The first question we face is whether Deputy Smith had reasonable suspicion to support a brief investigatory stop of Keck's vehicle.  When determining whether an officer had reasonable suspicion for a Terry stop, we consider whether 'the totality of the circumstances' presented 'a particularized and objective basis' for the officer's belief that the subject was engaged in criminal activity.  If an officer observes a driver commit a traffic violation, he has probable cause - and thus also the lesser included reasonable suspicion to stop that driver.  But if the officer stops a driver based on the officer's mistaken belief that the observed conduct constituted an infraction, the officer's suspicion is no longer reasonable, and the stop is therefore unsupported and impermissible...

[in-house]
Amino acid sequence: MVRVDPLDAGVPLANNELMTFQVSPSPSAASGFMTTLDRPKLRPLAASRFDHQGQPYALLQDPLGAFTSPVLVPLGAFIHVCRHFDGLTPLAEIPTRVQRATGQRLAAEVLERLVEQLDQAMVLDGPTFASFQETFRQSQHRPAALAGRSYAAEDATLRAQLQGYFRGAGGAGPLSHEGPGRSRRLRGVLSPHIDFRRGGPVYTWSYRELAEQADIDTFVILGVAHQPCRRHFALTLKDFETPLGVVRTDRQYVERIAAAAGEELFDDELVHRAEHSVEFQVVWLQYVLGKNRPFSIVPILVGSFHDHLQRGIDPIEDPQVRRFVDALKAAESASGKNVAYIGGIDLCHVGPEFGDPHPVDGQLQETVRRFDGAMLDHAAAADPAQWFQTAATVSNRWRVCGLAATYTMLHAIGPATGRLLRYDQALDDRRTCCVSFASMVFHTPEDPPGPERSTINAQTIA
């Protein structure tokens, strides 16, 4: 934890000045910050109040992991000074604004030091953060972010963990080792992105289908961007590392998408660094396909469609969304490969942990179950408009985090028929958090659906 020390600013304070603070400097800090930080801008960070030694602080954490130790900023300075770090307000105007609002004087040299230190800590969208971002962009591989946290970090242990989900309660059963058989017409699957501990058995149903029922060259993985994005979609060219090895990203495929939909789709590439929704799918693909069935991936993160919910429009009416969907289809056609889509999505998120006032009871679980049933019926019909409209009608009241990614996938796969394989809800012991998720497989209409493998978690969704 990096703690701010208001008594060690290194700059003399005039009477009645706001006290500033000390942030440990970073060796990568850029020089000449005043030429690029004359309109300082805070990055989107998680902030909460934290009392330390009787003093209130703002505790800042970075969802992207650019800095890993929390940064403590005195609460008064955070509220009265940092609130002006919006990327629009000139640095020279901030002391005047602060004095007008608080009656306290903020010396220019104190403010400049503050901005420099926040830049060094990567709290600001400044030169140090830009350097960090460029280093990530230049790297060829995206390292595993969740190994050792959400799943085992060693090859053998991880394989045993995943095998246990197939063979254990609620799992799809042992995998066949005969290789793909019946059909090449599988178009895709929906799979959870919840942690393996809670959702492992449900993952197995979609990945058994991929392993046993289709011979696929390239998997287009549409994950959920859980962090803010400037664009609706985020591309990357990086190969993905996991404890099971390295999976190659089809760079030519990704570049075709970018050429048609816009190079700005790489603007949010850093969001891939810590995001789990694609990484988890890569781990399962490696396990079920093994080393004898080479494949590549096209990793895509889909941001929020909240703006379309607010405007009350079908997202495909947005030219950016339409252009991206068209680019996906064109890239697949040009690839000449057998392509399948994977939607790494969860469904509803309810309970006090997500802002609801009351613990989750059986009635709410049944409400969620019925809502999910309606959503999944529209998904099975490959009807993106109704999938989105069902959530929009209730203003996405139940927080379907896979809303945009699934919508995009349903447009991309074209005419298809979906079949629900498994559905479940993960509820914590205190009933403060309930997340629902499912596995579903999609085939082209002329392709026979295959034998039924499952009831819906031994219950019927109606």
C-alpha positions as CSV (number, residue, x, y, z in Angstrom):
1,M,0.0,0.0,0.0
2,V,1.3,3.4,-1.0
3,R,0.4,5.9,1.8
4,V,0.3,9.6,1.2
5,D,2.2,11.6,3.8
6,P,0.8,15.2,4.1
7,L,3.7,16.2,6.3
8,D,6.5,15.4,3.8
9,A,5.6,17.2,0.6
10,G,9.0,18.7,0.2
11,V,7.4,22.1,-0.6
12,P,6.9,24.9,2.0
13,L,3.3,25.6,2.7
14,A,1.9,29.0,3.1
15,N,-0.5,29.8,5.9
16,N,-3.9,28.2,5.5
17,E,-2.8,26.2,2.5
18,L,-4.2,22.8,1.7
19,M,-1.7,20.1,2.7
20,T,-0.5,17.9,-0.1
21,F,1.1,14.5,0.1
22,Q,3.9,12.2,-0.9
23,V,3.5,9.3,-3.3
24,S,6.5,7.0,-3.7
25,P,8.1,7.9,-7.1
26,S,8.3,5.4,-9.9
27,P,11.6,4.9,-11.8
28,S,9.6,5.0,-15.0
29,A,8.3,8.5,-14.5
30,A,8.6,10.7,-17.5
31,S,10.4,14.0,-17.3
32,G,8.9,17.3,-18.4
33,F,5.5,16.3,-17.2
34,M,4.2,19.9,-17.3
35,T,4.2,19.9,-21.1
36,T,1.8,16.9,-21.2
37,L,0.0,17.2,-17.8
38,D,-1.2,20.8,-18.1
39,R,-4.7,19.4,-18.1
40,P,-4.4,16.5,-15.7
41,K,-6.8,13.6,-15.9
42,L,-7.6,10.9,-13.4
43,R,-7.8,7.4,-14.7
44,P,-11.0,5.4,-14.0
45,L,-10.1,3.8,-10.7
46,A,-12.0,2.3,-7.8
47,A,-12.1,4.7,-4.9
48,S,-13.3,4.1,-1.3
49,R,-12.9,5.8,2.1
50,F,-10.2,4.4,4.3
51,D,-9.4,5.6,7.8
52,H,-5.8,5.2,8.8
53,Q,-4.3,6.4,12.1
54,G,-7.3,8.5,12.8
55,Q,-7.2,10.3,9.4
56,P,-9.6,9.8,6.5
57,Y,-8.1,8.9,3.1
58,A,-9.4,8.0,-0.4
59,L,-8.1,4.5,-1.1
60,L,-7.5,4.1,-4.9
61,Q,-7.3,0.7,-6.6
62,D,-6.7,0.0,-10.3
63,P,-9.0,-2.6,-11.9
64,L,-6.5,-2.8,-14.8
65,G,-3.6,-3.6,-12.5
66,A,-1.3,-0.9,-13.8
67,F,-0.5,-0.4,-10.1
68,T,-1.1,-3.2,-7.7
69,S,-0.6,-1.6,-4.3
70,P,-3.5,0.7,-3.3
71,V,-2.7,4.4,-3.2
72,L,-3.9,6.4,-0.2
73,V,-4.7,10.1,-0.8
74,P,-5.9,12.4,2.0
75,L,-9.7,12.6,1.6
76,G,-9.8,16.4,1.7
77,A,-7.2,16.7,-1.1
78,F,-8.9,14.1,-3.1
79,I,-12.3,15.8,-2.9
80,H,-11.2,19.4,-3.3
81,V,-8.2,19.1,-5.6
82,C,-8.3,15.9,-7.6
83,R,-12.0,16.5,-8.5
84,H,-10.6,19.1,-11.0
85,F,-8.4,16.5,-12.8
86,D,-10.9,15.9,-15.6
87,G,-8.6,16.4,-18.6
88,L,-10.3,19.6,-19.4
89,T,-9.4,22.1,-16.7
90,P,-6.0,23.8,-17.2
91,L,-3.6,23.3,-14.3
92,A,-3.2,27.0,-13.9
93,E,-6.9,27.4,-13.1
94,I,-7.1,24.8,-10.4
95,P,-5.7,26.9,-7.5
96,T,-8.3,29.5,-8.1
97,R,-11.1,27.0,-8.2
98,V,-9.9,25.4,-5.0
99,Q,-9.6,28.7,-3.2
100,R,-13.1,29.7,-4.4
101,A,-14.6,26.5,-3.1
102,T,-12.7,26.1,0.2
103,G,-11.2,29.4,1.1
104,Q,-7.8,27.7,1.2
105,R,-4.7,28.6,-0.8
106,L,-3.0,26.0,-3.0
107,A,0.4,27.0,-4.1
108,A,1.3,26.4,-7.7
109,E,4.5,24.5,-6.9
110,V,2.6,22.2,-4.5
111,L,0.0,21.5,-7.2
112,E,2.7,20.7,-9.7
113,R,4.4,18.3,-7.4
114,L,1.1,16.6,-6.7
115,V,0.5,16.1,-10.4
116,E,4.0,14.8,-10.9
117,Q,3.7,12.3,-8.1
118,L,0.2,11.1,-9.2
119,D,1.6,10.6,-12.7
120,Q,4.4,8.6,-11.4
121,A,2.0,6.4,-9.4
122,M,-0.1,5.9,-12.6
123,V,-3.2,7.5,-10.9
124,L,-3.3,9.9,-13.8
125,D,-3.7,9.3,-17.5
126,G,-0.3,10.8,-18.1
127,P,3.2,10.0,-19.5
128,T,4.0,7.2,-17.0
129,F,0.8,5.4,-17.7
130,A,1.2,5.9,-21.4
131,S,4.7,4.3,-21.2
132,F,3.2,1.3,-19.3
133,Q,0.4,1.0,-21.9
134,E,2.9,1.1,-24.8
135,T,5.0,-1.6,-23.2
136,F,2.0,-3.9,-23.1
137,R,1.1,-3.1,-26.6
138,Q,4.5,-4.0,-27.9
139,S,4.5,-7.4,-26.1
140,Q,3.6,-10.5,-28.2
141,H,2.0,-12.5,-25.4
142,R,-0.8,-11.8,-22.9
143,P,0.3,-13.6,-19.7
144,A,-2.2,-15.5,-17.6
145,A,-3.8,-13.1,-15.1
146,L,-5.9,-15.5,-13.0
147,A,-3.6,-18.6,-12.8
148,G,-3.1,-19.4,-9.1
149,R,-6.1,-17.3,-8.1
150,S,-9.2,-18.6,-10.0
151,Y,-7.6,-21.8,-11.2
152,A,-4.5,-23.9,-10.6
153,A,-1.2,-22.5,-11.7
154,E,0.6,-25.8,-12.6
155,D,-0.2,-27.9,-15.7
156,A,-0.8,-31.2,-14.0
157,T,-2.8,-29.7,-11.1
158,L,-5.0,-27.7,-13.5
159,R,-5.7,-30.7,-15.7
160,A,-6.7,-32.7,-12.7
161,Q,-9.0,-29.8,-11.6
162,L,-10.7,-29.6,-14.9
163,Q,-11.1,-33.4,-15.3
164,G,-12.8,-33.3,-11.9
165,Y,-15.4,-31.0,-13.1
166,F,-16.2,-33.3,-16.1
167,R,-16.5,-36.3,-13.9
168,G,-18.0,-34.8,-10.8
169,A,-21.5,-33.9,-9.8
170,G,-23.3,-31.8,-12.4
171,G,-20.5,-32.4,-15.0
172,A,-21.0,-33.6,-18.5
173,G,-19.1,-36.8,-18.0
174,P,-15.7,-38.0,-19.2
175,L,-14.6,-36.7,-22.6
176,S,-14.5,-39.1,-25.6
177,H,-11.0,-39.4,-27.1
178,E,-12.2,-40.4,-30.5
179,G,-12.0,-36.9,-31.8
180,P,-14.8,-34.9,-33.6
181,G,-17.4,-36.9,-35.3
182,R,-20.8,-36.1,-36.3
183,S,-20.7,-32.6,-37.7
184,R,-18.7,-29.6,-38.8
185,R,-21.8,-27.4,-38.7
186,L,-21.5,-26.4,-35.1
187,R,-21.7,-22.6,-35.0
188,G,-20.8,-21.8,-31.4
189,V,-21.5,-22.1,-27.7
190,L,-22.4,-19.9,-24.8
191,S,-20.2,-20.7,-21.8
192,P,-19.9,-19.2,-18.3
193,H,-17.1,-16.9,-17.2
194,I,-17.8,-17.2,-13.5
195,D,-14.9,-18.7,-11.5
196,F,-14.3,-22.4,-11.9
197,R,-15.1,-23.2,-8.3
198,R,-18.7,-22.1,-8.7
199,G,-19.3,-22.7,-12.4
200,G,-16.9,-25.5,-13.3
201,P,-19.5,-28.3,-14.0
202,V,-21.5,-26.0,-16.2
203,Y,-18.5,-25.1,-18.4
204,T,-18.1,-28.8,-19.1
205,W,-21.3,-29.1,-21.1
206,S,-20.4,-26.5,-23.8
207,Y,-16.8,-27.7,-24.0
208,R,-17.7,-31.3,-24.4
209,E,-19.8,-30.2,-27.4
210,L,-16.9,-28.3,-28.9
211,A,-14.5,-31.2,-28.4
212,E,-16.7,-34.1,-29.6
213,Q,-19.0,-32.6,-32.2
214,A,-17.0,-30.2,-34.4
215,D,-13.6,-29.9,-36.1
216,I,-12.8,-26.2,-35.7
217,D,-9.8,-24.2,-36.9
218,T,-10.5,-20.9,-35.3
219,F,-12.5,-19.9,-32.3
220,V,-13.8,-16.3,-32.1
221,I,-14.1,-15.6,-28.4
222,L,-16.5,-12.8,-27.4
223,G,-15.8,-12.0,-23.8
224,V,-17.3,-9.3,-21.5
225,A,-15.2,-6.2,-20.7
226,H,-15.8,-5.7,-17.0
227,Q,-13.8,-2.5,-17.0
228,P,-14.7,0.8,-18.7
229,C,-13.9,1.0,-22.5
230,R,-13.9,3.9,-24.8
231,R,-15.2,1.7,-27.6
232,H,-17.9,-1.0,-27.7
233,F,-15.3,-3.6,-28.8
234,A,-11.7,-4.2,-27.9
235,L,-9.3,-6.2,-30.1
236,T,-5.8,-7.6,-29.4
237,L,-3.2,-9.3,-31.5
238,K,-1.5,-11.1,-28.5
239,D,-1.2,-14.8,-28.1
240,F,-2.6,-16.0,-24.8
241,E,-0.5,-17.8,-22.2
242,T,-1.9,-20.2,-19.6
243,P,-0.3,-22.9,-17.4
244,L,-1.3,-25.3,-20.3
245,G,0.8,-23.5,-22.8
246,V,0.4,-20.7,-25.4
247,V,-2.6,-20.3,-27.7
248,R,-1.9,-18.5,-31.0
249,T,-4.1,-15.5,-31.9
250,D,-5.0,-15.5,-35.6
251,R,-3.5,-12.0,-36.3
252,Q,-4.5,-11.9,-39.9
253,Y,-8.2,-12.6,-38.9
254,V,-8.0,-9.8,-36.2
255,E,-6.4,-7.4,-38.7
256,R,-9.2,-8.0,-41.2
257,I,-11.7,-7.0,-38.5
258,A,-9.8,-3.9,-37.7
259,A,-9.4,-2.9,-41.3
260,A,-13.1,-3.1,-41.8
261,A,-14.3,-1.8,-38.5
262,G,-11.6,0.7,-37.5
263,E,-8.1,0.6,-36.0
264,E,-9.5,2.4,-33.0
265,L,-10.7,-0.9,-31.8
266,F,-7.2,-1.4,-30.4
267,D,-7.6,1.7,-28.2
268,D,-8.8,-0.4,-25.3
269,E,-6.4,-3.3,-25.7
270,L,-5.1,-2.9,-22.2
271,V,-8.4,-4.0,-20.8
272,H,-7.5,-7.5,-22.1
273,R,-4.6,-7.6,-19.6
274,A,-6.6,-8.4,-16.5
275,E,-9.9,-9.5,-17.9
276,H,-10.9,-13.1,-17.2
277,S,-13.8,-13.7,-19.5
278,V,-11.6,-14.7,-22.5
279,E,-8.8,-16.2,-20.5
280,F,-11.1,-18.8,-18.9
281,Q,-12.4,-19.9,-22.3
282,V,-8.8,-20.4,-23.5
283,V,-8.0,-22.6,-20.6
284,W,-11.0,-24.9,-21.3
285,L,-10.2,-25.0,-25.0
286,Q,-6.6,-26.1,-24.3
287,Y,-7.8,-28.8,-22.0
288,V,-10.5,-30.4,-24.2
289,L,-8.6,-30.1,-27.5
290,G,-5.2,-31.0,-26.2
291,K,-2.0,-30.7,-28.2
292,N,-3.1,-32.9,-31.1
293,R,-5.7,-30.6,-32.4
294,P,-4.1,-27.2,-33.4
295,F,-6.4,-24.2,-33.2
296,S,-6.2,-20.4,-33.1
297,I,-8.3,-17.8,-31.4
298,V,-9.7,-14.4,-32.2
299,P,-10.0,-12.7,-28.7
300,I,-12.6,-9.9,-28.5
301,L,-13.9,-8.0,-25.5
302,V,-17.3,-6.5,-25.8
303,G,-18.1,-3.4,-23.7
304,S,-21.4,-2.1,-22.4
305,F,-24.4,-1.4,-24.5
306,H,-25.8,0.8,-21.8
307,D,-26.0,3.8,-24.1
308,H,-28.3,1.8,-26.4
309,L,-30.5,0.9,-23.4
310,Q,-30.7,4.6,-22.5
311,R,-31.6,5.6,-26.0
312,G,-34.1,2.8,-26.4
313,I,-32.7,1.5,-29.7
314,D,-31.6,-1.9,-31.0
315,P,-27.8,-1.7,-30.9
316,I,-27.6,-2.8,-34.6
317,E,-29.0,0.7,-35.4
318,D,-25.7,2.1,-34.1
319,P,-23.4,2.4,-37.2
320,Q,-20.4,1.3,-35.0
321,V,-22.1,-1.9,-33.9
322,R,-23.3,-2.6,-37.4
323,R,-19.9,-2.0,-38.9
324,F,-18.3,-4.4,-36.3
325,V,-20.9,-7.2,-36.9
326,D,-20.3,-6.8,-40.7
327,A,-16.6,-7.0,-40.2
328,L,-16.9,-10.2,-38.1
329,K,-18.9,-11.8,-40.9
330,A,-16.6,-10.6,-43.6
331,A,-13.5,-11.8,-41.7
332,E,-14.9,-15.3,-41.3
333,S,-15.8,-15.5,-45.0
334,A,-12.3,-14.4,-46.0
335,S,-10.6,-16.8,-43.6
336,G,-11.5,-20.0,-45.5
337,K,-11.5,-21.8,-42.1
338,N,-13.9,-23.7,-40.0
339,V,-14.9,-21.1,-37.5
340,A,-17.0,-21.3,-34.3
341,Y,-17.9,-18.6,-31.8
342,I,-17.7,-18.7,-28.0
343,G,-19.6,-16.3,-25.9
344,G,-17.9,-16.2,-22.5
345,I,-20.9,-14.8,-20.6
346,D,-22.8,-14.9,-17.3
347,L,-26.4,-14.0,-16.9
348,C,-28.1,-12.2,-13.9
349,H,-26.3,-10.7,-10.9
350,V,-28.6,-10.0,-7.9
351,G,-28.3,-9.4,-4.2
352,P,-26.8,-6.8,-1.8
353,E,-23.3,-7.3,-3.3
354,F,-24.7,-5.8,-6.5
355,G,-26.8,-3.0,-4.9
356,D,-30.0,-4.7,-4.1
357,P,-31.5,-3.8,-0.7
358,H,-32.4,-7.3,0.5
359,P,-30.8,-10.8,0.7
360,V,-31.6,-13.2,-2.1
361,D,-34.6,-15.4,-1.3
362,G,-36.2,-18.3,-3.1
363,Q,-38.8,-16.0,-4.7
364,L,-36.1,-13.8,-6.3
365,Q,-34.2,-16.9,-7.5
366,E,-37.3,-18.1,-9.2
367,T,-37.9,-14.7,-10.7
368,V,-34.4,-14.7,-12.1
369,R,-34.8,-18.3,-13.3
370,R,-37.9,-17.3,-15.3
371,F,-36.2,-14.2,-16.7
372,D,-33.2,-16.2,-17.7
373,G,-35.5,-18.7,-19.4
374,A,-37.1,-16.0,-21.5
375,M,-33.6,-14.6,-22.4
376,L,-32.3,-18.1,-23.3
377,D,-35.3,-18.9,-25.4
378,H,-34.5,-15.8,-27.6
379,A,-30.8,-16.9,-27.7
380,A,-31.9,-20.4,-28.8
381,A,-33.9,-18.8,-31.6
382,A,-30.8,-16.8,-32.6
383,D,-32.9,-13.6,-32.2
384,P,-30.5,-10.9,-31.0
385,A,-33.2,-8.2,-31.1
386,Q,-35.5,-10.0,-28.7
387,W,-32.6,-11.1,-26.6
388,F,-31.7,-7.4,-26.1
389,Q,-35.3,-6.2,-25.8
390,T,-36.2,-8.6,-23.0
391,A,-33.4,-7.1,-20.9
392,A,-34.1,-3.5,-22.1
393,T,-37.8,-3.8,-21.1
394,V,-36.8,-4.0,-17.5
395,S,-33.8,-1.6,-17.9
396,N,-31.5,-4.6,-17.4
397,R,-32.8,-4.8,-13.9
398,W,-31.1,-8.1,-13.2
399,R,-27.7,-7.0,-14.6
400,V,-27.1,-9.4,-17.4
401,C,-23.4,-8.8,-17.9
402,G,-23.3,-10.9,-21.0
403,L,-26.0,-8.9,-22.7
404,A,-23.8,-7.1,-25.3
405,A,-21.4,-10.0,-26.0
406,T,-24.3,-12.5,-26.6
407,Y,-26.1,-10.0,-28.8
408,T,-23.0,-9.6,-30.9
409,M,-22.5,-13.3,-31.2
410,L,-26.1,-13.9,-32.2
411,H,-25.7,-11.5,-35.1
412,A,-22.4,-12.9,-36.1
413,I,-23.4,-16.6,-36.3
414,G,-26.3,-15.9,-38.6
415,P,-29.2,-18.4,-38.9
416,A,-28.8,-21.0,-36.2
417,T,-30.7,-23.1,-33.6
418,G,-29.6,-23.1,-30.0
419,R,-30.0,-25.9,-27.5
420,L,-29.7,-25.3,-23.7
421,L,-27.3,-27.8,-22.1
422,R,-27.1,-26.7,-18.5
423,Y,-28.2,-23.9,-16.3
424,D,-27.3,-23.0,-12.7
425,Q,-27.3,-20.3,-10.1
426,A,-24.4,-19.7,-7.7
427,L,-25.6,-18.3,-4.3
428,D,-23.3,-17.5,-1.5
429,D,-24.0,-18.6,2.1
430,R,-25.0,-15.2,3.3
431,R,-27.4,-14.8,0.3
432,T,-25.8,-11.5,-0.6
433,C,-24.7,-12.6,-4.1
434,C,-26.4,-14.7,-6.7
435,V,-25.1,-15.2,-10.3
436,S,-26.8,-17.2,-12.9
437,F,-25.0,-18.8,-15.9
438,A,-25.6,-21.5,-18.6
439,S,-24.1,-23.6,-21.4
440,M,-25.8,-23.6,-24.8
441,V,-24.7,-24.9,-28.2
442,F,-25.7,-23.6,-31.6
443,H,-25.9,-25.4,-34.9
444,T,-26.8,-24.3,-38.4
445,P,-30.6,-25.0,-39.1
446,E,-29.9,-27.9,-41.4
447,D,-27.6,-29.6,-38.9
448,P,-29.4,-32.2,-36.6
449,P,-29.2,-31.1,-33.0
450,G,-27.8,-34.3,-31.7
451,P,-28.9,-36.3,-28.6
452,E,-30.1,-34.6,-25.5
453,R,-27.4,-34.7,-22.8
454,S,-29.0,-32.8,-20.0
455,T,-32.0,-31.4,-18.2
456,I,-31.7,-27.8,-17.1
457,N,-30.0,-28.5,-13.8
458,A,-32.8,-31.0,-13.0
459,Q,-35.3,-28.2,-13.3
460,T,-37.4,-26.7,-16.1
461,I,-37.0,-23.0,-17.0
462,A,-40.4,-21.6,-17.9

Evasive action, including possibly driving left-of-center has become a necessity with the current conditions of our County Roads....We must conclude Deputy Smith lacked reasonable suspicion to stop Keck..."

You can read the entire opinion at this link.

Editor's Note:  This is a ruling that Erin Gardner's attorney should take particular note of.

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3 comments: